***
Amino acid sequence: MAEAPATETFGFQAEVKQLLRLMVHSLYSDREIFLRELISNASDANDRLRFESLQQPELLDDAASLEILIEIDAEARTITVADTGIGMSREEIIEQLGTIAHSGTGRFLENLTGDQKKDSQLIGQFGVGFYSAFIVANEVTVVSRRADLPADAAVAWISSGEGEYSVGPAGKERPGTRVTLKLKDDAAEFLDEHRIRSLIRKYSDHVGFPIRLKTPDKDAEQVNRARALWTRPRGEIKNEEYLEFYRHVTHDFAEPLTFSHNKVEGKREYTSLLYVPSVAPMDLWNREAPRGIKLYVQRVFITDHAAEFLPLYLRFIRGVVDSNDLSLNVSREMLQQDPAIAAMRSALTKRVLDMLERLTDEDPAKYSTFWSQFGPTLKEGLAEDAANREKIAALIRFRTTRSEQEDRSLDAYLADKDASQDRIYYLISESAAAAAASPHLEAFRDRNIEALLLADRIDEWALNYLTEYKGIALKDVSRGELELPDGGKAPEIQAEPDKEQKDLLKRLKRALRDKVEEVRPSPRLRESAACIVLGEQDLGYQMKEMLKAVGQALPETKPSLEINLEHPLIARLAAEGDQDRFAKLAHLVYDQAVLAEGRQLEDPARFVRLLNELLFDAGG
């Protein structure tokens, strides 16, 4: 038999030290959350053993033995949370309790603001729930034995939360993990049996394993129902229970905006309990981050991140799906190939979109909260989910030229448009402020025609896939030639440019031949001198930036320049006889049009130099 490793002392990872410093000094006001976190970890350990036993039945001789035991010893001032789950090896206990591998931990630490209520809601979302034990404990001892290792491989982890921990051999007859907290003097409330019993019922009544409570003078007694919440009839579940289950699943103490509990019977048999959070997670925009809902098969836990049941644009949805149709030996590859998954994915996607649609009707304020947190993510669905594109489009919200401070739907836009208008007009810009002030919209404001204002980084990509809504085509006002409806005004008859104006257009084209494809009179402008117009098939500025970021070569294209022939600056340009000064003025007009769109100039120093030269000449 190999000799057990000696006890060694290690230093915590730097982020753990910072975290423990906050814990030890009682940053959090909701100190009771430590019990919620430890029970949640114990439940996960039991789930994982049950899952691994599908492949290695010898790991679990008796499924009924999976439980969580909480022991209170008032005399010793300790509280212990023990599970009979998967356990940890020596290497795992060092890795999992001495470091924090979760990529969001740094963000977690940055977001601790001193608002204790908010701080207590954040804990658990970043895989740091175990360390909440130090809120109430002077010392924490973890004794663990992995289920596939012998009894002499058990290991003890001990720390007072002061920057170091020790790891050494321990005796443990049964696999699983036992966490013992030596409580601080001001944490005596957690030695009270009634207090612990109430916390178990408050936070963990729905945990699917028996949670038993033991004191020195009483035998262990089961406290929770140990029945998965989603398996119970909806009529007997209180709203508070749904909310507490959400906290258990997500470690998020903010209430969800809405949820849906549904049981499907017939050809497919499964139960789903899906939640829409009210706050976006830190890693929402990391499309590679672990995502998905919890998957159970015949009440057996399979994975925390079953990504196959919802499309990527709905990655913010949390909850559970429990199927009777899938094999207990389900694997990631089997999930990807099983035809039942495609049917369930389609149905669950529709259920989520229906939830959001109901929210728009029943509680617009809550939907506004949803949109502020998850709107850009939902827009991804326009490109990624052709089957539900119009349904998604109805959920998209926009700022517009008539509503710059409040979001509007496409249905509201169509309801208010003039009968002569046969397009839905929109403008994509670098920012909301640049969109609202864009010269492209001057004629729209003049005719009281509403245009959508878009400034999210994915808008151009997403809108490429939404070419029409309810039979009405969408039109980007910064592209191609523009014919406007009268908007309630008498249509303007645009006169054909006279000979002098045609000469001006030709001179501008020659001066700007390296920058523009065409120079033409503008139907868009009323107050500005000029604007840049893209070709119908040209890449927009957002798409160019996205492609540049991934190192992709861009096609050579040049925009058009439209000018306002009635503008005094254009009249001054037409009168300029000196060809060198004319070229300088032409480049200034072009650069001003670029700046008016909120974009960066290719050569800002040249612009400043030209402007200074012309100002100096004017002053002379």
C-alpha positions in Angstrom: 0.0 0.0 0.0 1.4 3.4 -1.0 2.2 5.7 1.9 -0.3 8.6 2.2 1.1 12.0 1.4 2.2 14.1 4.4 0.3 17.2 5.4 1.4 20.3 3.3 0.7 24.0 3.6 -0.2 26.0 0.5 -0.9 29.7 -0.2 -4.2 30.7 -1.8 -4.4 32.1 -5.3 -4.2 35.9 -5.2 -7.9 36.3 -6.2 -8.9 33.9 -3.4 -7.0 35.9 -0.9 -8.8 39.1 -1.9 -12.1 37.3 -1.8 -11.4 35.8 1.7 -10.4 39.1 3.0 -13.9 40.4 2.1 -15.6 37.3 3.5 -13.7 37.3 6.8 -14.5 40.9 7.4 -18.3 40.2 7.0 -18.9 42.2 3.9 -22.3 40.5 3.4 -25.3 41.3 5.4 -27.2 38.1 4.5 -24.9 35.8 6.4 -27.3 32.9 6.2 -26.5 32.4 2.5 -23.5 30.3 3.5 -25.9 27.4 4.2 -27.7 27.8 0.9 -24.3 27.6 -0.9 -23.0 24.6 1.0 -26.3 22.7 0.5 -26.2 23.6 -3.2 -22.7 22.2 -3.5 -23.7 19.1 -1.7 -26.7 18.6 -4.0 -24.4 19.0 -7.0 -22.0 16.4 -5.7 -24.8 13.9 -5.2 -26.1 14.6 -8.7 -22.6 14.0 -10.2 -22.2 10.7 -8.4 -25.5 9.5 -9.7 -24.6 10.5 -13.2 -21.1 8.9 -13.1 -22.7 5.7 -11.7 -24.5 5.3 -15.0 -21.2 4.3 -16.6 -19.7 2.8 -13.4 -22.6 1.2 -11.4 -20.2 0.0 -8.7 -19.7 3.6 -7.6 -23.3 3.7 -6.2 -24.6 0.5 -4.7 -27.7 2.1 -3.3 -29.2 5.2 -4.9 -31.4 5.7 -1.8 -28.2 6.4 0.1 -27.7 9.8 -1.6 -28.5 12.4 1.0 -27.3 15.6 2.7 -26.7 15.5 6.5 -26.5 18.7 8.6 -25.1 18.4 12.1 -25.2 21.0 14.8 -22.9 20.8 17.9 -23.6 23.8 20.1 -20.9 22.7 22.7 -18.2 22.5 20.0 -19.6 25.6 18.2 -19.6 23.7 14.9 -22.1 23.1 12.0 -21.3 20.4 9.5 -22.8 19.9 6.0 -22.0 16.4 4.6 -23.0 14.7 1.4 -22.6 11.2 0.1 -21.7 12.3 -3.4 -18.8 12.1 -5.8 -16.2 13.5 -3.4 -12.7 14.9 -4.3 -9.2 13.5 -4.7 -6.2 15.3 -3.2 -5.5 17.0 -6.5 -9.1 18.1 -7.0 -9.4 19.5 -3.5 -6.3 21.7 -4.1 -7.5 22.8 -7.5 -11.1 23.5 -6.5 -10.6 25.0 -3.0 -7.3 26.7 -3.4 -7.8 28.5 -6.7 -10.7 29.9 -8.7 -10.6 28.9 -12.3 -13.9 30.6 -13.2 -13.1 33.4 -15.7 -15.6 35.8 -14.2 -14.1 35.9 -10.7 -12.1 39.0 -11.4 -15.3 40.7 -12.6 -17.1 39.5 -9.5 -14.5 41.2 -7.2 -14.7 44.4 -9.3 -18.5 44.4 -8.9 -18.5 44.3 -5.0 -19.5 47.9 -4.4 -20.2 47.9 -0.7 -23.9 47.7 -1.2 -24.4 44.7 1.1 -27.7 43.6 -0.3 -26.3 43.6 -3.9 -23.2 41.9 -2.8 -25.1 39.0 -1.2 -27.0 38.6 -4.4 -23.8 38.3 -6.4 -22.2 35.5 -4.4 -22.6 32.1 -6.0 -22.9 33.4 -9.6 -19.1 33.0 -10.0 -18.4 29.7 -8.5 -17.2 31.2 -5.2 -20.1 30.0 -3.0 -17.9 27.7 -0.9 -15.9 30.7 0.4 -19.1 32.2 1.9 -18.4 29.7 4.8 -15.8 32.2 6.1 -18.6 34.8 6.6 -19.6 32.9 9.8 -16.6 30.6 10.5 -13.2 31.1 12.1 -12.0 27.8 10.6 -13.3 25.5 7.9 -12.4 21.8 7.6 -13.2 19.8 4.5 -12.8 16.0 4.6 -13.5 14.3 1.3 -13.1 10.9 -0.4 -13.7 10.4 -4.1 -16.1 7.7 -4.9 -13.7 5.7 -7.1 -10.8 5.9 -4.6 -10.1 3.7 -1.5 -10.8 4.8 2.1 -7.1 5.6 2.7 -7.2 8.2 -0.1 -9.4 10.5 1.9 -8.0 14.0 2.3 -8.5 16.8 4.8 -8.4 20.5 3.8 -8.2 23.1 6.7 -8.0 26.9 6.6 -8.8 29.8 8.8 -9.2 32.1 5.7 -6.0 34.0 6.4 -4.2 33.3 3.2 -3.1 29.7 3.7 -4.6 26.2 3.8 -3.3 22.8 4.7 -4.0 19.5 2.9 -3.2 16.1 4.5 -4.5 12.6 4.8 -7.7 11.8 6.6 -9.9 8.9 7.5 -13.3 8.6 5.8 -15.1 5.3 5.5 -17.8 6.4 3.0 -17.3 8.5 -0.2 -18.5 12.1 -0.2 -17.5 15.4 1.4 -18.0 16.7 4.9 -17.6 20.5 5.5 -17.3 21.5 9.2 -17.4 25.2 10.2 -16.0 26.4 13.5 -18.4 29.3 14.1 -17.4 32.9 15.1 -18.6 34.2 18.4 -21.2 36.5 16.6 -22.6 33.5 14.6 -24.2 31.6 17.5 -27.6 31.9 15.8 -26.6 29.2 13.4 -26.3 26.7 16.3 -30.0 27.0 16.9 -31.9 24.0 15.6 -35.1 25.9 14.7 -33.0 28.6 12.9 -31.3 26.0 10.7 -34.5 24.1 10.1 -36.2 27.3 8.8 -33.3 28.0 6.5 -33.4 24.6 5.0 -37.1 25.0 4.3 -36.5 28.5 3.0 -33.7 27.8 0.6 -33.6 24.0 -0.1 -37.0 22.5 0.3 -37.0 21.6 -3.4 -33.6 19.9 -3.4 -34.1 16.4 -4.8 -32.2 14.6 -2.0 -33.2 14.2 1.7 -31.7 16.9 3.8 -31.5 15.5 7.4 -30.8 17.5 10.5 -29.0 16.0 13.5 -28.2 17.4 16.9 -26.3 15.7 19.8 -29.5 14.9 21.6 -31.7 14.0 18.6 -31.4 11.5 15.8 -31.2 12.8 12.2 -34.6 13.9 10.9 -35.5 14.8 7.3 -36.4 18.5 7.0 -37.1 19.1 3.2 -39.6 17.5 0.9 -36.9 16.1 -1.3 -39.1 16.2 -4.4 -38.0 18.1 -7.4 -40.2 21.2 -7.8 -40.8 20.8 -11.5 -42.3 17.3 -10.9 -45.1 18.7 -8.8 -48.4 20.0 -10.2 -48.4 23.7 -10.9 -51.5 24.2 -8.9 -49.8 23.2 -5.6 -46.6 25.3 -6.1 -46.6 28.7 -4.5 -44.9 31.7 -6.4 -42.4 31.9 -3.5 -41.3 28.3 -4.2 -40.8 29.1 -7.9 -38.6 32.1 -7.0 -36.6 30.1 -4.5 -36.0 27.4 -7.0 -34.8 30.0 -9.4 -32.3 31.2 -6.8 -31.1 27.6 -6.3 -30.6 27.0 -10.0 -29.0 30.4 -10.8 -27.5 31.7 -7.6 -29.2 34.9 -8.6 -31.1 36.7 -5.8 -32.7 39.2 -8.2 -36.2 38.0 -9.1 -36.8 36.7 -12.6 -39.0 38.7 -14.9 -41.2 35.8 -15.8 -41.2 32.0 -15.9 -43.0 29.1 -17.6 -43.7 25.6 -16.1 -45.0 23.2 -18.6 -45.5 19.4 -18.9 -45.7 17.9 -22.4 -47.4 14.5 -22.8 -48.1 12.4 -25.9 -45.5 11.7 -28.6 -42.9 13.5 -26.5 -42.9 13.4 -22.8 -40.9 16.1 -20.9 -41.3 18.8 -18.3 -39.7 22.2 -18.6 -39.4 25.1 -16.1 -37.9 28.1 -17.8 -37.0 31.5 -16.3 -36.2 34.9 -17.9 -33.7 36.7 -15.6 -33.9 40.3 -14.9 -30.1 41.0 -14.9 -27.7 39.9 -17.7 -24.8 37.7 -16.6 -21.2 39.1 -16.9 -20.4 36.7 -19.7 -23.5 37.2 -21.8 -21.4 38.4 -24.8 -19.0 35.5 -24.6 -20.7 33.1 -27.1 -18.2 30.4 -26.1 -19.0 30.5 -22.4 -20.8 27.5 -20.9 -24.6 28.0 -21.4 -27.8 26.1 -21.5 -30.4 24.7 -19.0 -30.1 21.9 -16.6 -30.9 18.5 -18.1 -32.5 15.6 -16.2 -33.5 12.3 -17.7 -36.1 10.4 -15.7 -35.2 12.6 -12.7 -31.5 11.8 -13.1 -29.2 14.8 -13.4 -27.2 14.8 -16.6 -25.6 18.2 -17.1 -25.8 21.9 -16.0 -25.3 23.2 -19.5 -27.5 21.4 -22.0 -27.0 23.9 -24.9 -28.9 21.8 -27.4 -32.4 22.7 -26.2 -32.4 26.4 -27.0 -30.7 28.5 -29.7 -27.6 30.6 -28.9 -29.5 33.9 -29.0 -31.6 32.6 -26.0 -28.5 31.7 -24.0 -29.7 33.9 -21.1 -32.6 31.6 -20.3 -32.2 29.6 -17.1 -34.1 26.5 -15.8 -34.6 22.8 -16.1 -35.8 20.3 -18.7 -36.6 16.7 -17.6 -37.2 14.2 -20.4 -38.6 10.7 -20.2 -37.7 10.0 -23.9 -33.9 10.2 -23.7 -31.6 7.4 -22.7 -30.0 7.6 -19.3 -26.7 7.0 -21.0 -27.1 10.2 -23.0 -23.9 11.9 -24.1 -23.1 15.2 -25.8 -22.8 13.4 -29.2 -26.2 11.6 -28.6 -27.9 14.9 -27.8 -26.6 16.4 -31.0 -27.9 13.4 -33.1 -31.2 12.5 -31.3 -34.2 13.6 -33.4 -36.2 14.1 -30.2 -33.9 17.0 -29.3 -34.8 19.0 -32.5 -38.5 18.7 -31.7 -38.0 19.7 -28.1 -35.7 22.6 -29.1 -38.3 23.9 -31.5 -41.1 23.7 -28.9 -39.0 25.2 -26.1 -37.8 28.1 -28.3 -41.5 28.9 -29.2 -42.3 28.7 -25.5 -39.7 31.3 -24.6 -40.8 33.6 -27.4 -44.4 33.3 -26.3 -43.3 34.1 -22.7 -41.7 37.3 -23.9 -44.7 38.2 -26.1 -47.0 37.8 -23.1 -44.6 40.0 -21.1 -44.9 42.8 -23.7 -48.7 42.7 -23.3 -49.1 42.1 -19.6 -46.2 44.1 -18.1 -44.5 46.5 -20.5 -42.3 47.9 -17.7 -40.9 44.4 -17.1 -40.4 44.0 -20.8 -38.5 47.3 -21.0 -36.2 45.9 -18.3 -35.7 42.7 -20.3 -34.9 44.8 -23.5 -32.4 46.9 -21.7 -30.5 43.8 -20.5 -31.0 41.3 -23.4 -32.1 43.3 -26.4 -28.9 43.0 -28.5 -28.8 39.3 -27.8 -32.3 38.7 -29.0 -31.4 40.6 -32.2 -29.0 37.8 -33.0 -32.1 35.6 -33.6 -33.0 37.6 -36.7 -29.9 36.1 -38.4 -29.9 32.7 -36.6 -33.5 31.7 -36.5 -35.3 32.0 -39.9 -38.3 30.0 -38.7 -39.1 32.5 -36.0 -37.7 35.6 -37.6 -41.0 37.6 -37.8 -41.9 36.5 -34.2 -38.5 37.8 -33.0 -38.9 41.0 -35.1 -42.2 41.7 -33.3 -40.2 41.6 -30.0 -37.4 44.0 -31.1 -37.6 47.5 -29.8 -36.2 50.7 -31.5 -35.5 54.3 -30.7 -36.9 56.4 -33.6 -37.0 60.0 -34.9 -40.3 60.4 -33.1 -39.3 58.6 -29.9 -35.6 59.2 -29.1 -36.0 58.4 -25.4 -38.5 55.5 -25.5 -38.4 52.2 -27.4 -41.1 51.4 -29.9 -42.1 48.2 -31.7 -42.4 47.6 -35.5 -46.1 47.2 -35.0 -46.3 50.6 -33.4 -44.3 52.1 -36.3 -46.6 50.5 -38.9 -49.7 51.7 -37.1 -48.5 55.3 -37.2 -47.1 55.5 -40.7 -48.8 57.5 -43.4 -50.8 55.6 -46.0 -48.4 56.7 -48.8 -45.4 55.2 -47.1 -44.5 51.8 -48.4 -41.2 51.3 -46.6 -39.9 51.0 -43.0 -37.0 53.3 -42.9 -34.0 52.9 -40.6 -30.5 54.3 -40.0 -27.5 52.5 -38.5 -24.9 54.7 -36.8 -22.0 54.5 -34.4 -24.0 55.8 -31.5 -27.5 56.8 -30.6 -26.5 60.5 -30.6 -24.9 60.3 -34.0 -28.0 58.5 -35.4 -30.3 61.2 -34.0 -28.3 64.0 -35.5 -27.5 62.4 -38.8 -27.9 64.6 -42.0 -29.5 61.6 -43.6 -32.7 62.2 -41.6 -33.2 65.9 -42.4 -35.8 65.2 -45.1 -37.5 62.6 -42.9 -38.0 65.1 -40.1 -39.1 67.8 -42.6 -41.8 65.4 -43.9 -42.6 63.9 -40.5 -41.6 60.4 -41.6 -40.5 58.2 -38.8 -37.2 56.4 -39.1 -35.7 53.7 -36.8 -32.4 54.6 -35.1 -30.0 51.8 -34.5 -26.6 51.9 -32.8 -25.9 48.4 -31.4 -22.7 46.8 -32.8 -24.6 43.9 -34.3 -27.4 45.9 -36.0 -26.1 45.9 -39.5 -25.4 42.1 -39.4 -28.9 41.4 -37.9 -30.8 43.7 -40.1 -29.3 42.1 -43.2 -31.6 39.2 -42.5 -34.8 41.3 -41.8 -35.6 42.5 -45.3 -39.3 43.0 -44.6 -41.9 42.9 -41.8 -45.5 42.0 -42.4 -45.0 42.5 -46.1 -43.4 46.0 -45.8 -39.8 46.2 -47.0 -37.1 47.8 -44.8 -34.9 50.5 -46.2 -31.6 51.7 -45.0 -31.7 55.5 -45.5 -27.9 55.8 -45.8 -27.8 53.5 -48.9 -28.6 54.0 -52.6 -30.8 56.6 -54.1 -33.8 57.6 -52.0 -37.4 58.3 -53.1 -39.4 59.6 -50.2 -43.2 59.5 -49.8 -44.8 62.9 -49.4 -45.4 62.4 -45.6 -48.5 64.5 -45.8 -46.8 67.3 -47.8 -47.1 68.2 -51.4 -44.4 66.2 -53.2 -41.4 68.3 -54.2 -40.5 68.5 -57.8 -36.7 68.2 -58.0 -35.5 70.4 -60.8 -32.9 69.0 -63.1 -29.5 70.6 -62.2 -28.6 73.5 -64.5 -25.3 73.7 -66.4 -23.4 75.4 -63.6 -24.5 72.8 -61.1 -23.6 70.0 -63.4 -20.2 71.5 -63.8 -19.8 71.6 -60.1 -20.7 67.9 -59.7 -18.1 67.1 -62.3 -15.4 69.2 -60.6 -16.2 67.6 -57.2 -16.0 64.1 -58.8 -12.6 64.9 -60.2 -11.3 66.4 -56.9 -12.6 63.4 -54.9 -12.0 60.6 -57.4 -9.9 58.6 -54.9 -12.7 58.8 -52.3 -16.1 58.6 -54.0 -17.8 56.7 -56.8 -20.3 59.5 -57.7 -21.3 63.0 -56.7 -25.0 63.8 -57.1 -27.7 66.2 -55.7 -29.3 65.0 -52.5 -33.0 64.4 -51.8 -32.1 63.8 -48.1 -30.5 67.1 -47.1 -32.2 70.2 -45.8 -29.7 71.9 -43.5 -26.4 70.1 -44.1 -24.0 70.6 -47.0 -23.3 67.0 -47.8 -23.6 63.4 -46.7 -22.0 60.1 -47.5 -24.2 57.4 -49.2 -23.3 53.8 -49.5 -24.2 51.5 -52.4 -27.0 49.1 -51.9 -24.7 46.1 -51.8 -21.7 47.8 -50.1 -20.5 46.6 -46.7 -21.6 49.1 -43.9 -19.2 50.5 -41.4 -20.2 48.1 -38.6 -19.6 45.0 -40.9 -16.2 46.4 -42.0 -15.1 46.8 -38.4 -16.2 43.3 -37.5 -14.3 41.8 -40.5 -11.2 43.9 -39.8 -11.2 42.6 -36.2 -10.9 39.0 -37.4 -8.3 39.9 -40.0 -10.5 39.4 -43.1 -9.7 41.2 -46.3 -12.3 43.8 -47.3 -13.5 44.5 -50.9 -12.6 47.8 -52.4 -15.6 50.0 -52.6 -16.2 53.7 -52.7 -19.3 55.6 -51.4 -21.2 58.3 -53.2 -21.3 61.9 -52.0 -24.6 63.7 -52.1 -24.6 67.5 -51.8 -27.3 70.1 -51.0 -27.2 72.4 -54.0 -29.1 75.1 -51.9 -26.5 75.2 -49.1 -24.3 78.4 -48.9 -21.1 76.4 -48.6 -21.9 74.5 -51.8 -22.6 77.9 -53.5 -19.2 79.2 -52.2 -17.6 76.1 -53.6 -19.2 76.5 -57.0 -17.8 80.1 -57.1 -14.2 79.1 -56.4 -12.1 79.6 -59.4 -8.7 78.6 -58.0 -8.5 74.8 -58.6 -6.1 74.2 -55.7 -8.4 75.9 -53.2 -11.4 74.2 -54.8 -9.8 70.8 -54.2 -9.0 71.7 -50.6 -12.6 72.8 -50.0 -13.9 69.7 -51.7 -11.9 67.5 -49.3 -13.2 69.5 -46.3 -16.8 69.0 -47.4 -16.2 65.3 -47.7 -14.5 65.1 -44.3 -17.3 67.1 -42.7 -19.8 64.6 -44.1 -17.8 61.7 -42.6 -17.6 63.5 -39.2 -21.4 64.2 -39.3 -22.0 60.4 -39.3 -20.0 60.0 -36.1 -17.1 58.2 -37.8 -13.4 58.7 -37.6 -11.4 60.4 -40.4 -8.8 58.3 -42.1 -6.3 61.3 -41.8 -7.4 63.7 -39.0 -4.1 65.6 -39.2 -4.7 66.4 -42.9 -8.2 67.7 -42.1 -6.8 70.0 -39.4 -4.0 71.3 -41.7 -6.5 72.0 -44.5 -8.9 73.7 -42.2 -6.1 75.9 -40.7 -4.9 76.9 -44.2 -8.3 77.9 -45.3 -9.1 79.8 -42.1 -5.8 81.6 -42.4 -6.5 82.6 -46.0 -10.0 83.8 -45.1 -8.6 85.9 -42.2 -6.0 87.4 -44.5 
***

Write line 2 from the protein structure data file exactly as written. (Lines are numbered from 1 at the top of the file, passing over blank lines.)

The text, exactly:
């Protein structure tokens, strides 16, 4: 038999030290959350053993033995949370309790603001729930034995939360993990049996394993129902229970905006309990981050991140799906190939979109909260989910030229448009402020025609896939030639440019031949001198930036320049006889049009130099 490793002392990872410093000094006001976190970890350990036993039945001789035991010893001032789950090896206990591998931990630490209520809601979302034990404990001892290792491989982890921990051999007859907290003097409330019993019922009544409570003078007694919440009839579940289950699943103490509990019977048999959070997670925009809902098969836990049941644009949805149709030996590859998954994915996607649609009707304020947190993510669905594109489009919200401070739907836009208008007009810009002030919209404001204002980084990509809504085509006002409806005004008859104006257009084209494809009179402008117009098939500025970021070569294209022939600056340009000064003025007009769109100039120093030269000449 190999000799057990000696006890060694290690230093915590730097982020753990910072975290423990906050814990030890009682940053959090909701100190009771430590019990919620430890029970949640114990439940996960039991789930994982049950899952691994599908492949290695010898790991679990008796499924009924999976439980969580909480022991209170008032005399010793300790509280212990023990599970009979998967356990940890020596290497795992060092890795999992001495470091924090979760990529969001740094963000977690940055977001601790001193608002204790908010701080207590954040804990658990970043895989740091175990360390909440130090809120109430002077010392924490973890004794663990992995289920596939012998009894002499058990290991003890001990720390007072002061920057170091020790790891050494321990005796443990049964696999699983036992966490013992030596409580601080001001944490005596957690030695009270009634207090612990109430916390178990408050936070963990729905945990699917028996949670038993033991004191020195009483035998262990089961406290929770140990029945998965989603398996119970909806009529007997209180709203508070749904909310507490959400906290258990997500470690998020903010209430969800809405949820849906549904049981499907017939050809497919499964139960789903899906939640829409009210706050976006830190890693929402990391499309590679672990995502998905919890998957159970015949009440057996399979994975925390079953990504196959919802499309990527709905990655913010949390909850559970429990199927009777899938094999207990389900694997990631089997999930990807099983035809039942495609049917369930389609149905669950529709259920989520229906939830959001109901929210728009029943509680617009809550939907506004949803949109502020998850709107850009939902827009991804326009490109990624052709089957539900119009349904998604109805959920998209926009700022517009008539509503710059409040979001509007496409249905509201169509309801208010003039009968002569046969397009839905929109403008994509670098920012909301640049969109609202864009010269492209001057004629729209003049005719009281509403245009959508878009400034999210994915808008151009997403809108490429939404070419029409309810039979009405969408039109980007910064592209191609523009014919406007009268908007309630008498249509303007645009006169054909006279000979002098045609000469001006030709001179501008020659001066700007390296920058523009065409120079033409503008139907868009009323107050500005000029604007840049893209070709119908040209890449927009957002798409160019996205492609540049991934190192992709861009096609050579040049925009058009439209000018306002009635503008005094254009009249001054037409009168300029000196060809060198004319070229300088032409480049200034072009650069001003670029700046008016909120974009960066290719050569800002040249612009400043030209402007200074012309100002100096004017002053002379």